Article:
One thing that kept happening was that opening bands were dropping off. That doesn’t usually happen, and we’re used to more bands being added! Oftentimes it was the fact that they were from one particular country and couldn't travel. So that meant a bunch of shows ended up just being us and MakeWar, which made me concerned about turnout. It ended up working out, people still came and sold out our shows which made it a good time. Then in Paris, because a larger show there was no longer happening, our show got combined with this ANTIFA event. It ended up being just the right size show under the current regulations where we were. [City ordinance dictates] We can’t have more than 300 people? No problem, this show is now 250! However, that meant after the show, we had to go to the Paris airport and try to buy a plane ticket back.

Yeah that sounds like it was probably time Trump announced the travel restrictions from Europe, which caught a lot of people off guard.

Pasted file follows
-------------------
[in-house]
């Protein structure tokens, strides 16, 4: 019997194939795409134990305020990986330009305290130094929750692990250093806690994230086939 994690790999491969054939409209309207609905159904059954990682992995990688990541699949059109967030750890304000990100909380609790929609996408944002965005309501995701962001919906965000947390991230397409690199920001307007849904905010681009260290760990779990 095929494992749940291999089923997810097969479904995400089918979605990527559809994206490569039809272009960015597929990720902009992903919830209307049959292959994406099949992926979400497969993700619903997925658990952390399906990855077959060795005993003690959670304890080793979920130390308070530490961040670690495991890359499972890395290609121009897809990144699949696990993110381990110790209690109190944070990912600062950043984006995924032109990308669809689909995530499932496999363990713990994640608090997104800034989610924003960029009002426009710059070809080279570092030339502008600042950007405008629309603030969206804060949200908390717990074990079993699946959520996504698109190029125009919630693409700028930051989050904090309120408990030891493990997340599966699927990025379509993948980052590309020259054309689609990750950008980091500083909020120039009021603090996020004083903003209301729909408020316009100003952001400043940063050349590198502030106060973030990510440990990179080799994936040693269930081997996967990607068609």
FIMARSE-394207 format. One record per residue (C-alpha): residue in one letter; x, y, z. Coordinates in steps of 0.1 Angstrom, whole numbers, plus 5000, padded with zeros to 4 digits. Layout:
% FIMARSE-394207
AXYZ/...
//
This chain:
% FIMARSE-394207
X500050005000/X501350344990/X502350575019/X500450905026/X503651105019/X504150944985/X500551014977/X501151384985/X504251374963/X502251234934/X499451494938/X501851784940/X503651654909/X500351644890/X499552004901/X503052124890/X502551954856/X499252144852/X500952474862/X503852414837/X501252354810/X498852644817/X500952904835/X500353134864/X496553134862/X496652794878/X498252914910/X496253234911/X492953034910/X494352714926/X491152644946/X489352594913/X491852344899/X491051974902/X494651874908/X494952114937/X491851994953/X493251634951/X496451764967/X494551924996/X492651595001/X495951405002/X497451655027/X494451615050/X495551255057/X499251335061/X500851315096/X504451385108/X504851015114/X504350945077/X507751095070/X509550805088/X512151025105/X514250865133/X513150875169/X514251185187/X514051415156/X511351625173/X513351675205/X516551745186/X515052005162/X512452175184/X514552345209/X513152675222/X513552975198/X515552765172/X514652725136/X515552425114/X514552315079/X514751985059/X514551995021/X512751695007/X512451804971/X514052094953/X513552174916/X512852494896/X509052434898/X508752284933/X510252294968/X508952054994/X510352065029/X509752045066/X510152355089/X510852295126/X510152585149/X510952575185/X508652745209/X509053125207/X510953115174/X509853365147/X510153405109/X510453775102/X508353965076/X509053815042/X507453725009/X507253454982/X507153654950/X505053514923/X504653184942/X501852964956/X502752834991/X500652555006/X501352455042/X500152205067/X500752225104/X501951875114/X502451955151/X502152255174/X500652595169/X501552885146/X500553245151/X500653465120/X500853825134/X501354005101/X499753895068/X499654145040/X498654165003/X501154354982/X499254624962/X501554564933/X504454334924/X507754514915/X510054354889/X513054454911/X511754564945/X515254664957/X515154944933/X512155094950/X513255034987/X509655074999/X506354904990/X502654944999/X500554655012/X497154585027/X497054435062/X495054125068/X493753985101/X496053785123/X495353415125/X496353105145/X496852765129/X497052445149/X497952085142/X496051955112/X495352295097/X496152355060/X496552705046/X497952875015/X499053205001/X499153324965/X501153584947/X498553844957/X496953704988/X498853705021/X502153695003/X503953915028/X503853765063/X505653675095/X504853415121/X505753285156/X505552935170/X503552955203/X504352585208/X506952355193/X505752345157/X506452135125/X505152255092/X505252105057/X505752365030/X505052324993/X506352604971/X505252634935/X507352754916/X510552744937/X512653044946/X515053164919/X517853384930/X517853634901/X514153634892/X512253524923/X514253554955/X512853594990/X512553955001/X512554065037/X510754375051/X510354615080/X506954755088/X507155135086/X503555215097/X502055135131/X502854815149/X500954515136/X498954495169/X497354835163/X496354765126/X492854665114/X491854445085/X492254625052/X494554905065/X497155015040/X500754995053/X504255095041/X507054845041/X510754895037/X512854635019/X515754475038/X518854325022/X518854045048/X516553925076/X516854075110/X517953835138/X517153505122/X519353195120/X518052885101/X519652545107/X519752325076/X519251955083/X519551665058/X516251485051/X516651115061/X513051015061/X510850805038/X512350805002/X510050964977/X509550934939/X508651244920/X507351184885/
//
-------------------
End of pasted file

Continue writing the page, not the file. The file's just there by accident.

Exactly! People started reaching out to us to tell us what was going on at home. We originally had plane tickets to come back from London so we figured we just have to get to London. Then the news broke and we said OK it's time to go now. We got dropped off at the airport and everyone just bought new tickets to go home. So Tom and Ines had to figure out how to get the van and gear back to the Czech Republic all the way from Paris, and the Czech border had closed 24 hours earlier than anticipated. So they became Indiana Jones up against the giant rolling ball, they drove until they couldn’t anymore. So they ended up having to stay in Berlin. So it was a tough situation and obviously nobody likes it but what else could they do. When we got home we were told to quarantine for two weeks. So coming home from tour can be crazy but rushing home from tour was…whoa!